Warning: Major spoilers for Star Wars: The Last Jedi to follow. If you have not seen it yet, I would advise against reading on. Thanks!
I don’t usually write about movies without theologizing them in some way. But reading the exit surveys and instant reviews for Rian Johnson’s The Last Jedi sparked enough contemptible polarization, even among those I’m close to, that I felt compelled to speak into the middle of it all. My goal is not to convince you to like this latest addition to the Star Wars saga. I would say that wasn’t even Johnson’s point. He doesn’t want you to recline in your seat and comfortably watch a Star Wars movie that feels fresh despite being familiar — which is largely what J.J. Abrams accomplished with the “endlessly entertaining” Star Wars: The Force Awakens — rather, his goal seems to be to challenge and disrupt all the conventional wisdom about what a Star Wars movie should be by constantly forcing you to the edge of your seat. But I’m getting a little ahead of myself.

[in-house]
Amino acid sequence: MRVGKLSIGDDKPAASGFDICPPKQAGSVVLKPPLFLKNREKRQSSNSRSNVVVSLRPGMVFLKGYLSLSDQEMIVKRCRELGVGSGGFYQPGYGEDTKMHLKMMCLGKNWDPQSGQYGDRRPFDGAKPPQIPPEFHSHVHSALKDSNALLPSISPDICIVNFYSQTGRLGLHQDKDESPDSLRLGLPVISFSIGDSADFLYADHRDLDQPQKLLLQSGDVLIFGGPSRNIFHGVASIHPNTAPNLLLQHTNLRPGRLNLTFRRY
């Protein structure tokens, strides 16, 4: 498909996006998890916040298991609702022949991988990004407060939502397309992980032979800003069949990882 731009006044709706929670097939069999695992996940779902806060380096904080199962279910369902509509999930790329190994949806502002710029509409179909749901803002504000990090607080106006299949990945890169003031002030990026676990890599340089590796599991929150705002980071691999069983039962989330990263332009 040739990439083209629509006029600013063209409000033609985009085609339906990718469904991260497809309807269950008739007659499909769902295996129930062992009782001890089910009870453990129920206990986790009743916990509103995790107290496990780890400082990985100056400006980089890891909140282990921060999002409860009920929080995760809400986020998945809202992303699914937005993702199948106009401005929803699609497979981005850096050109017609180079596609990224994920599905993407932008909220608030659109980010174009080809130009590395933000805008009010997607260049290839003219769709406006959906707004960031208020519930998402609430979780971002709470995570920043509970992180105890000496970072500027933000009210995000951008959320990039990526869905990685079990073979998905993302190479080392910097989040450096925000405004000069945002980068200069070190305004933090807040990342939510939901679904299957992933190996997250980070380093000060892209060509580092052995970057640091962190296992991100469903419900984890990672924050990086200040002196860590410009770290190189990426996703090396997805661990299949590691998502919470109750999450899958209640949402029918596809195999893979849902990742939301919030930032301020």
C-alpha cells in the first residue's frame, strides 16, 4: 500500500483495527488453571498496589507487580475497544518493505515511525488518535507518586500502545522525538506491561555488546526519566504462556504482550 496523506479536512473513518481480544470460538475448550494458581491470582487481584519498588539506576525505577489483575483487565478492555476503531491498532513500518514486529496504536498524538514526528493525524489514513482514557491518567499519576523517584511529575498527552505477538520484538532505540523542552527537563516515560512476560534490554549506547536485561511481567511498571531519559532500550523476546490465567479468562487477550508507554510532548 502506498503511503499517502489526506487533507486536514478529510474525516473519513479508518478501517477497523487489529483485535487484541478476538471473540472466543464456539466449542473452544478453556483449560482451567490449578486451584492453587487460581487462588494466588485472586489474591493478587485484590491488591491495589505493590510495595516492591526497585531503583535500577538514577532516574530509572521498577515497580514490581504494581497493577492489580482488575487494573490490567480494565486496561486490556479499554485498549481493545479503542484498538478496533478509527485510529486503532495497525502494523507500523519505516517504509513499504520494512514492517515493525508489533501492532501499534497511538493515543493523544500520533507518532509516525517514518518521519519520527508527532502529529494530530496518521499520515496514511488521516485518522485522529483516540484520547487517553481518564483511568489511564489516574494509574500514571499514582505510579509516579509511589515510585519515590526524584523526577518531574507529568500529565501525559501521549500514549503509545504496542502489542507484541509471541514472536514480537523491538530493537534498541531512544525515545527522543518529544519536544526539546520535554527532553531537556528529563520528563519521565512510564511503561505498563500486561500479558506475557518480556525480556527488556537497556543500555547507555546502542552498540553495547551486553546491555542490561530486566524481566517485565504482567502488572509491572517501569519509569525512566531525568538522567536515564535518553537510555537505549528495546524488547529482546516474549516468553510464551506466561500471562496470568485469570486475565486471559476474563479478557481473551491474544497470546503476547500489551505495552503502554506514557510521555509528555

Normally when I get into my car and push the starter button, my phone automatically connects and begins to play whatever audio was on previously, whether that be a song or a podcast or what have you. This time it randomly shuffled to a track by worship leader Matt Redman. I got about 10 seconds into it and then hit pause. You know, ordinarily, I’d belt out the lyrics right along with the song, to the top of my lungs. But this time I needed the silence. I needed my thoughts. I drove the rest of the way home in the quiet. No sound but the constant of hum of rotating tires on the pavement. Just me and my thoughts. At first it was weird, but by the end of my commute, it was exactly what I needed.